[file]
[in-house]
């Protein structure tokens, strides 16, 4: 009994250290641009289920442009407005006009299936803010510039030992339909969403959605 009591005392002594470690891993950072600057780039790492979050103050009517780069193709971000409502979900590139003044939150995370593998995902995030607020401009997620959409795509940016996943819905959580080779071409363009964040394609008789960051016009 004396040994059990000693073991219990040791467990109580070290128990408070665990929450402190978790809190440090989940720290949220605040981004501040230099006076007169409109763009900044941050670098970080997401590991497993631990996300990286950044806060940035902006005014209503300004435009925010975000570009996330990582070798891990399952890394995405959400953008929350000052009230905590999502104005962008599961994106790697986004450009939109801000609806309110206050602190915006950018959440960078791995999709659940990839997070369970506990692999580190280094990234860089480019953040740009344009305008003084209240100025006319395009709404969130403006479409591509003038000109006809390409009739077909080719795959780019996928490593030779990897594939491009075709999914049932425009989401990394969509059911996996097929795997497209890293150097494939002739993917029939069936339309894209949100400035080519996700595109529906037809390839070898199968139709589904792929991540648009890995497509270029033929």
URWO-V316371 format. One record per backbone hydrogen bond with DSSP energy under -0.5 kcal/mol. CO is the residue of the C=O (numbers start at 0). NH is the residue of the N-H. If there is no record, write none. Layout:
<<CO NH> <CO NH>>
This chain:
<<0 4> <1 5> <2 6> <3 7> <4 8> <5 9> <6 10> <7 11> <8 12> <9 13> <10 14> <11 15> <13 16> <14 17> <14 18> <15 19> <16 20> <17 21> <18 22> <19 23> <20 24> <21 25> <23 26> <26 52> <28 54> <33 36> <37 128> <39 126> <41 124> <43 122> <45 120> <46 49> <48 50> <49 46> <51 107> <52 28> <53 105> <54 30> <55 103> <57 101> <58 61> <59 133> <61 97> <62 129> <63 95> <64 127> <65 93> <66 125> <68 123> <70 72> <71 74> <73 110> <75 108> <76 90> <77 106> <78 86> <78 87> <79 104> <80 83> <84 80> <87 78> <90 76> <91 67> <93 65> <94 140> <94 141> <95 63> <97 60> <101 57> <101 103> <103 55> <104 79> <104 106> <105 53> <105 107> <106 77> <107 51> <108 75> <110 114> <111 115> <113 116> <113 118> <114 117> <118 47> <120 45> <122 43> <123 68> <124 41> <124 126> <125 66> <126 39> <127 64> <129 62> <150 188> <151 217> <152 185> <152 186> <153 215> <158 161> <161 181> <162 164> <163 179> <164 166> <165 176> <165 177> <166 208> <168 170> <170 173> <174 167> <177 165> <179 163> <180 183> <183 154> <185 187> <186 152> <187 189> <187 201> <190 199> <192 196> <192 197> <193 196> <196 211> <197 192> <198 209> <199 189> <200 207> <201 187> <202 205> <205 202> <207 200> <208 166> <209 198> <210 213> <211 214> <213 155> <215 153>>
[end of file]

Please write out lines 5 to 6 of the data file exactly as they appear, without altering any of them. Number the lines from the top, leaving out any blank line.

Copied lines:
This chain:
<<0 4> <1 5> <2 6> <3 7> <4 8> <5 9> <6 10> <7 11> <8 12> <9 13> <10 14> <11 15> <13 16> <14 17> <14 18> <15 19> <16 20> <17 21> <18 22> <19 23> <20 24> <21 25> <23 26> <26 52> <28 54> <33 36> <37 128> <39 126> <41 124> <43 122> <45 120> <46 49> <48 50> <49 46> <51 107> <52 28> <53 105> <54 30> <55 103> <57 101> <58 61> <59 133> <61 97> <62 129> <63 95> <64 127> <65 93> <66 125> <68 123> <70 72> <71 74> <73 110> <75 108> <76 90> <77 106> <78 86> <78 87> <79 104> <80 83> <84 80> <87 78> <90 76> <91 67> <93 65> <94 140> <94 141> <95 63> <97 60> <101 57> <101 103> <103 55> <104 79> <104 106> <105 53> <105 107> <106 77> <107 51> <108 75> <110 114> <111 115> <113 116> <113 118> <114 117> <118 47> <120 45> <122 43> <123 68> <124 41> <124 126> <125 66> <126 39> <127 64> <129 62> <150 188> <151 217> <152 185> <152 186> <153 215> <158 161> <161 181> <162 164> <163 179> <164 166> <165 176> <165 177> <166 208> <168 170> <170 173> <174 167> <177 165> <179 163> <180 183> <183 154> <185 187> <186 152> <187 189> <187 201> <190 199> <192 196> <192 197> <193 196> <196 211> <197 192> <198 209> <199 189> <200 207> <201 187> <202 205> <205 202> <207 200> <208 166> <209 198> <210 213> <211 214> <213 155> <215 153>>